Induction & Development
Induction & Development
The incorporation of new roles into General Practice is providing a solution but for the greatest efficiency and safety of the service it is important there is a process for signposting patients’ requests for appointments to the most appropriate clinicians.
The tool firstly involves population stratification and segmentation based on a patient’s medical complexity looking at:
• the presence of long-term conditions (LTC),
• physiological risk e.g. extremes of age, pregnancy
• social care need - defined by age, frailty, vulnerability, and safeguarding issues.
The significance of using long term conditions in our stratification is based on the impact we know they have on NHS resources. In the U.K. 30% of the population, approximately 15 million people have LTC’s and this is set to rise to 18 million by 2025. This 30% account for 70% of all costs across health services, 50% of GP appointments, 64% of outpatient appointments and 70% of all inpatient bed days. By matching the appropriate skill mix of our staff to each tier we aim to provide the most appropriate delivery of care to the individual and for the health system.
The stratification tool adds more variety to the role of being a general practitioner. The GP will rotate their working week through the tiers, playing a supervisory role when working in tier 1 – the GP consultant, the more traditional GP role in tier 2 and leading MDT’s for the most complex patients when in tier 3. To work safety within general practice certain roles require ongoing supervision from a GP on a sessional basis such as the non- prescribers including (at present) Physician Associates who practice under delegation, Paramedics, Pharmacists, some nurse roles and allied health professionals. Others require more temporary support as they build their confidence within the general practice setting, for example advanced nurse practitioners making the transition from a hospital setting or newly qualified GPs.Depending on the size of the team this can necessitate the need for a sessional dedicated supervising GP, a GP consultant. This GP will have
either blocked support slots for supervision alongside seeing their own reduced appointment list or in larger teams have no booked list of their own. This means that a team of nurse practitioners, physician associates, pharmacists, ANPs, paramedics, minor ailment nurses and physiotherapies can work alongside a GP consultant referring to them for advice or a second opinion on the spot. Members of the tier 1 team may feel quite confident to manage some presenting problems but need assistance if they are more complex, this is where they can access the GP consultant. This also allows for an overview of patients who need scripts but have been seen by non-prescribers. This approach means a practice can see more patients for the same cost ( i.e. 2 nurse practitioners for the cost of 1 GP), it also prevents patients having to re book to see another clinicians if the one they are seeing finds their medical needs exceed their skill set and promotes ongoing education for the team.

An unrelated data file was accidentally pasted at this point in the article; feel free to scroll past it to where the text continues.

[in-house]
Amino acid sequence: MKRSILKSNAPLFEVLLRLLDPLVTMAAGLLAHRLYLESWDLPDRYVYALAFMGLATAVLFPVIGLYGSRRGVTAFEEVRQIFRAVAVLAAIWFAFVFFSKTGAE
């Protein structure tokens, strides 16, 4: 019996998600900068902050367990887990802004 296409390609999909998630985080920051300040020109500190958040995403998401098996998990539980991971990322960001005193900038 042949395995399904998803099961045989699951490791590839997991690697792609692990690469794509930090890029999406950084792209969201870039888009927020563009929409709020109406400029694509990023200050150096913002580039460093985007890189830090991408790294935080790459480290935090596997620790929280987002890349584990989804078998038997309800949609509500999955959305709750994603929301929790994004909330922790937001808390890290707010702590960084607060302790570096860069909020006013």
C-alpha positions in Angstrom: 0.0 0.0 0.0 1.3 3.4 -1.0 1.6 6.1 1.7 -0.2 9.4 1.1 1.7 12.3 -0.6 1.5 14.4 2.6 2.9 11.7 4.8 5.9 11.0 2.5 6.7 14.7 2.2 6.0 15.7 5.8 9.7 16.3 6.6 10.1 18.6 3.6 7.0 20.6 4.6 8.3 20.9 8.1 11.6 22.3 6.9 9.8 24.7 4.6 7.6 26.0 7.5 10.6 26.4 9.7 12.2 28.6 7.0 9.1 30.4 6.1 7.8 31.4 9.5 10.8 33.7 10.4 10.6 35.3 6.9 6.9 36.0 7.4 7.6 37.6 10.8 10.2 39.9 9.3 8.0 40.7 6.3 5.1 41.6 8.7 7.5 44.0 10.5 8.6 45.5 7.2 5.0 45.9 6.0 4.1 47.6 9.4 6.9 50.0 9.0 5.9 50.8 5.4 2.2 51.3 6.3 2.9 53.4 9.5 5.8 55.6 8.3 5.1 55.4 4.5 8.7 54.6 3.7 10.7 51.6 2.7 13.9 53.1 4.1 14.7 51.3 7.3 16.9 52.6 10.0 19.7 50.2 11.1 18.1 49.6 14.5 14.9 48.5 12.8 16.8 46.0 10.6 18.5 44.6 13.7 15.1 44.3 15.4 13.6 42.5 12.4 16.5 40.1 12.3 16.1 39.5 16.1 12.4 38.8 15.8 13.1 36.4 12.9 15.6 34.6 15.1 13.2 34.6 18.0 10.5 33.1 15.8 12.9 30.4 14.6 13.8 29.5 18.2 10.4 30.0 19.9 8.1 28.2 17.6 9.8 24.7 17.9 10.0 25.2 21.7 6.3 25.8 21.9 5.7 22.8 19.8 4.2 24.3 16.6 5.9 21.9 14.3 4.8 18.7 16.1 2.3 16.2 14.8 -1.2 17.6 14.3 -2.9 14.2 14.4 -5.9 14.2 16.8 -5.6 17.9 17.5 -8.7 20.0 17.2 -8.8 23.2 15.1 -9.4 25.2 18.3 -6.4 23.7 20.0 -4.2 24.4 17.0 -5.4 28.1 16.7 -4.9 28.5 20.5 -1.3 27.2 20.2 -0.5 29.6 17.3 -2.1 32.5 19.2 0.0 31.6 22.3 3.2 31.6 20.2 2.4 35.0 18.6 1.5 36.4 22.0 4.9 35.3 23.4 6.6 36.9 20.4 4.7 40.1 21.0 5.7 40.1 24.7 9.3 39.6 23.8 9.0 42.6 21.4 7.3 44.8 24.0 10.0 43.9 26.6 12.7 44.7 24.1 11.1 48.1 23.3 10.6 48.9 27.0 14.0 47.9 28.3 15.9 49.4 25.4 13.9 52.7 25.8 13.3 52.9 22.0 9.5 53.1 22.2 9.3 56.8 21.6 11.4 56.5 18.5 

into General Practice
The development of Primary Care Networks and GP shortages has led to
the introduction of new roles into primary care including:
• Physician Associates
• Occupational Therapists
Many of these roles traditionally have sat within secondary or community care, so the transition for these clinicians into primary care needs support. For the roles who will be seeing similar patients to GPs in a generalist role, the stratification tool will help their induction and training. The tool allows
the new clinicians to firstly focus on tier 1 patients where, due to a lack
of background medical complexity, they can focus on the presenting problem and develop skills to manage the common presentations seen in general practice. In general practice it is important to be trained to recognise what
is within the scope of normal and what problems need rapid escalation and management. For example, a new cough in a 12-year old with no other medical problems is a different type of consultation and complexity from a
79 year old with an ongoing cough and a background of emphysema and heart disease. The GP consultant can support the clinician initially to develop and hone the skills around managing the most common presentations in general practice before adding in the complexities of multiple co-morbidities and polypharmacy.
The next step is ensuring the clinicians are competent in their management of chronic health problems, which might need additional training. Then the clinician can move into seeing tier 2 patients where the 2 skills are combined.
The tool can also capture historic data about the delivery and
use of appointments across the practice. This can help in service redesign including appointment schedules, staff recruitment
and calculating the costs of appointment delivery.